Inside a Cave. Jahrom, Iran. By Aria Khosh Sirat.
Usually, it's the characters in the video games themselves that have the code names. Agent 47. Solid Snake. The Illusive Man. But, here in real life, a young Iranian artist working on a game has fled his homeland and hides his identity, all so he can do the thing he's always dreamed of.
Last month, Kotaku published images of Taiwanese special forces. They were totally frightening. But Taiwan doesn't have a monopoly on scary troops. Other countries are ready to terrify you, too.
League of Legends' female characters wear revealing outfits—too revealing for Iranian hardliners. And thus, too revealing for an Iranian eSports tournament.
The United States government commemorated the one-year anniversary of Iran's imprisonment of American-citizen/former-Marine/former-game-developer/accused-spy Amir Hekmati by asking for his release.
On February 14, 1989, Ayatollah Ruhollah Khomeini issued a fatwā against Salman Rushdie, calling for the assassination of the British Indian author of The Satanic Verses. Seeing as Rushdie is still alive, it didn't go so well. Now a state-sponsored Iranian student organization plans on correcting that oversight with …
What does it take to be accused of espionage? For Navid Khonsari, all he had to do was start making a game about his homeland.
Iran's mastery of the Unity engine may not have gotten the attention of the United Nations Security Council, but games like Gando (pictured above) sure have spooked 'Murica, according to Iranian government sources quoted in a report published by Iran.
It's a proud part of American mythology that people from all over the world get to come here and pursue their dreams. Navid Khonsari has one of those stories. The Iranian-American used to work at Rockstar Games as cinematic director, where he helped steer the vision on games like The Warriors, Midnight Club II and …
There is new hope for the survival of an American sentenced to death in Iran for spying today, as Iran has overturned the death sentence for Amir Hekmati.
Defending his preference for peace in an in-depth interview with The Atlantic's Jeffrey Goldberg, President Obama updates the tried-and-true 'war is not a game'.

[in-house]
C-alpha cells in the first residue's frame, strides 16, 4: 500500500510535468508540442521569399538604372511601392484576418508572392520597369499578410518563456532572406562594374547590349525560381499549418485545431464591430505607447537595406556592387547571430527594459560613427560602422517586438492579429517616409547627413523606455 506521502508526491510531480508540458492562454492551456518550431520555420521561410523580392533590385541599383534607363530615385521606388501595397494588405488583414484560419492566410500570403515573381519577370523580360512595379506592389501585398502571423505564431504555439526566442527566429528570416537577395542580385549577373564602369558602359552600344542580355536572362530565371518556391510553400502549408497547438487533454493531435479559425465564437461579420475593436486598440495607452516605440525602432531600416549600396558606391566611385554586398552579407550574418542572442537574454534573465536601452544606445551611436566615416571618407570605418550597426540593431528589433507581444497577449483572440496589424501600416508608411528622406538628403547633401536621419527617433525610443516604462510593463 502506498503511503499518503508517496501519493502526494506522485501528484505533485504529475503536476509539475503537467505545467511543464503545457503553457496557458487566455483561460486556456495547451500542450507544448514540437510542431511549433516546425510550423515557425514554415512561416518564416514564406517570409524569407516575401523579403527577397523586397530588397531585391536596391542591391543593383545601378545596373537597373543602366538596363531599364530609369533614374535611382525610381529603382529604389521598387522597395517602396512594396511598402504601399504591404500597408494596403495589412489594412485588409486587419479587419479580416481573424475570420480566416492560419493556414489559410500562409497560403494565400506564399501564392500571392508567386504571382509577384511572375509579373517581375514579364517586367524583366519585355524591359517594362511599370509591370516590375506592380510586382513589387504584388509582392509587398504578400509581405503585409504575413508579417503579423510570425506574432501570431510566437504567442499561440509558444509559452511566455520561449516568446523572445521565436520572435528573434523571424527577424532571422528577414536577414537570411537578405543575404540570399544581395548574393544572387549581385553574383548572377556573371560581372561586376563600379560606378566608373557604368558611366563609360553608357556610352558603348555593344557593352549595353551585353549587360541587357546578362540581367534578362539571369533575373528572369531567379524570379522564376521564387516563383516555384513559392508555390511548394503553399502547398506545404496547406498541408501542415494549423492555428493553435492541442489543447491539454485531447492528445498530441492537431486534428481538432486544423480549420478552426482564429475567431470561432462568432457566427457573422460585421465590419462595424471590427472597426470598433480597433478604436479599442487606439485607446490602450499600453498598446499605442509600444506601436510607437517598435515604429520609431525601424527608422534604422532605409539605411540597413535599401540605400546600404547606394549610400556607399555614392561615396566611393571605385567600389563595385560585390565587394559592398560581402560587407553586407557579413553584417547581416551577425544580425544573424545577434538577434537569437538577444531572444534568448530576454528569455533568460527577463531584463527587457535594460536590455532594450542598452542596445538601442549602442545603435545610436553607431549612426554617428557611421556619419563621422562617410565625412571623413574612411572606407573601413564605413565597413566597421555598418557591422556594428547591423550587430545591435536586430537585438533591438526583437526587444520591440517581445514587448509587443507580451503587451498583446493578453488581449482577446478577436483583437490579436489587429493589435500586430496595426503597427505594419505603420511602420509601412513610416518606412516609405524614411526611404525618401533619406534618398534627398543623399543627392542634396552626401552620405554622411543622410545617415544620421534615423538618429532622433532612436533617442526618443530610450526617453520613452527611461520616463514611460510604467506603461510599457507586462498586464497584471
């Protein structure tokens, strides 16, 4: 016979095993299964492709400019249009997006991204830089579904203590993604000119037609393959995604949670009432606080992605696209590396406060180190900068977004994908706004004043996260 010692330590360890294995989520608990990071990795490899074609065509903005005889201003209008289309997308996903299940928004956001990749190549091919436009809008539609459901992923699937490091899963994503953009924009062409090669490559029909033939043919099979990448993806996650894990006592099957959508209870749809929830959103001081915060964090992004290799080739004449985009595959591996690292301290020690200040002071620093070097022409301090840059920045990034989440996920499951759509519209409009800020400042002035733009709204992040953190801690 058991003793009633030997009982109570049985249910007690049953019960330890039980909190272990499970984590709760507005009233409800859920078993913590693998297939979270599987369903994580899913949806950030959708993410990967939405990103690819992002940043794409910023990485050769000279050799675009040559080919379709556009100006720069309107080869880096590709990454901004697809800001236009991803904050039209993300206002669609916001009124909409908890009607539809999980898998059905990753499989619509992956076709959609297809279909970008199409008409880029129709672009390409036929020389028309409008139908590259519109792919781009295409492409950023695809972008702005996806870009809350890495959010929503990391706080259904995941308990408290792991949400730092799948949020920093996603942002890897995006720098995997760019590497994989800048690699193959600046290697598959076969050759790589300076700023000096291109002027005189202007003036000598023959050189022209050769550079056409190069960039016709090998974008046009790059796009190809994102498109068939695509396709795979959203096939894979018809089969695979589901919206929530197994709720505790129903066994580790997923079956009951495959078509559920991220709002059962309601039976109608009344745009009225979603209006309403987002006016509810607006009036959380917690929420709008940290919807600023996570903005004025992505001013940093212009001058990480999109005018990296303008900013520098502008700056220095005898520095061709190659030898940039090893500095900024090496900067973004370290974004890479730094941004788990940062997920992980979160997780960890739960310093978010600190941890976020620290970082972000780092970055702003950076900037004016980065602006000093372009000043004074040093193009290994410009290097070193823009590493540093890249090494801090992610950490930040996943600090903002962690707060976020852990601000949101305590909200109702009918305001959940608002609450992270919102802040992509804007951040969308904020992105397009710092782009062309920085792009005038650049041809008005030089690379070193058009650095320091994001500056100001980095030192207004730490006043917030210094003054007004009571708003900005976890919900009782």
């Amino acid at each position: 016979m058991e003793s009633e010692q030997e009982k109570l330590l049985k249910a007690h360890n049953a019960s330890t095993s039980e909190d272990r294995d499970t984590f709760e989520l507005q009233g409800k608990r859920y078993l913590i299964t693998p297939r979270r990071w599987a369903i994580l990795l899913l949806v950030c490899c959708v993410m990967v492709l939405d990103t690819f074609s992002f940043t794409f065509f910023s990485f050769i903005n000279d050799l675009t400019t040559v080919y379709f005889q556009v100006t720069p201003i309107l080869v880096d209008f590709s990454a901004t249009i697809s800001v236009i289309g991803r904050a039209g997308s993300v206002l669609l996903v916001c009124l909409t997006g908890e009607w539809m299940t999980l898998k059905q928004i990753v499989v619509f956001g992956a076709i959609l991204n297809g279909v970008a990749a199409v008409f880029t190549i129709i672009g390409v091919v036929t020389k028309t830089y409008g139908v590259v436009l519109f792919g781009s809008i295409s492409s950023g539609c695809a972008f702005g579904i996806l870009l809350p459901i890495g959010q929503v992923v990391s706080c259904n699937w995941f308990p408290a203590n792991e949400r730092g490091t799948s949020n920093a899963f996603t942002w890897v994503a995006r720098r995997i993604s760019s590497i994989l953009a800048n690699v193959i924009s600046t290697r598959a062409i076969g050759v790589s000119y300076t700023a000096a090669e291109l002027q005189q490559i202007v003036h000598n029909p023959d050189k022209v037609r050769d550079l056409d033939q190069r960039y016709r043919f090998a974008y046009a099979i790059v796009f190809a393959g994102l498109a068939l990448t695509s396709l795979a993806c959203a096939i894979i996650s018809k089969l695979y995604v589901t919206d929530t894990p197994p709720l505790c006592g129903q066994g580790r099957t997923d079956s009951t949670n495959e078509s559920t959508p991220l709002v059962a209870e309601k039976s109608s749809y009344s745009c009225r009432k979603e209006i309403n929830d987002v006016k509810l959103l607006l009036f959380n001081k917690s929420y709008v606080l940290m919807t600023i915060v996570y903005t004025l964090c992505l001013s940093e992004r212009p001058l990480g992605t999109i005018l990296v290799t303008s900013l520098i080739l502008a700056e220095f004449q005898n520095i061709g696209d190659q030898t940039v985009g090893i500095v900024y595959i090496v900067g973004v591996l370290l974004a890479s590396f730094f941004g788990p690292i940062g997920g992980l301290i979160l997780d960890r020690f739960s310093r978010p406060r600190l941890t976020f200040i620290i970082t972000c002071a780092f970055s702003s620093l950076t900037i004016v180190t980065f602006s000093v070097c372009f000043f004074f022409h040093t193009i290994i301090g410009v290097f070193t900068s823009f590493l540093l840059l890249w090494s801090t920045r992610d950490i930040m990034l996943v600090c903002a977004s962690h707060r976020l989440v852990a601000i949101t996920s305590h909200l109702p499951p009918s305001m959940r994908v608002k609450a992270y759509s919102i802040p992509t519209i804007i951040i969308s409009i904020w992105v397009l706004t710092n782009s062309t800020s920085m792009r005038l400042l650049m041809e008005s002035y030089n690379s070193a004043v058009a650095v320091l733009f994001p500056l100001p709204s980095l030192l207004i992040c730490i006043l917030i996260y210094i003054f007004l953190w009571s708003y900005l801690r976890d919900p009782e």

Amir Hekmati, the U.S.-born game developer sentenced to death in Iran for allegedly engaging in espionage for the CIA, has asked the Obama administration to do whatever it takes, including a prisoner-transfer, to save him from execution.
When Iranian state TV aired the alleged confession of a homegrown spy on Sunday night, Amir Mirza Hekmati's recitation of supposed wrongdoings included the standard claims of working as mole for the American Government along with a less common twist: that he'd supposedly worked for a video game company that was…
There are sections of EA's blockbuster Battlefield 3 in which the player controls an American soldier fighting on the streets of Tehran. It went down pretty well in most places, but Iran isn't most places.
To be clear, the legal sale of Battlefield 3 in Iran has never exactly been widespread. But as is the way of the world, "street vendors" had been selling the game anyway, and according to reports that's resulted in a crackdown from Iranian authorities
Last week I found myself in a back row of one of Gamescom's business hall with a few minutes to kill. Turning a corner I discovered a sizeable booth set up to showcase the computer and video games of Iran.
In the mid 1700's an Arab Amir took on the military might of Dutch colonials occupying Iran's Kharg Island, capturing their fort and liberating the southern Iranian cities from colonial rule. This Amir, called Mir Mahna, is an Iranian national hero.
A writer with credits in Grand Theft Auto III, Max Payne and, later, Alan Wake is now working on an entirely different project, likely controversial in its own way: "1979: The Game," based on the Iran Revolution.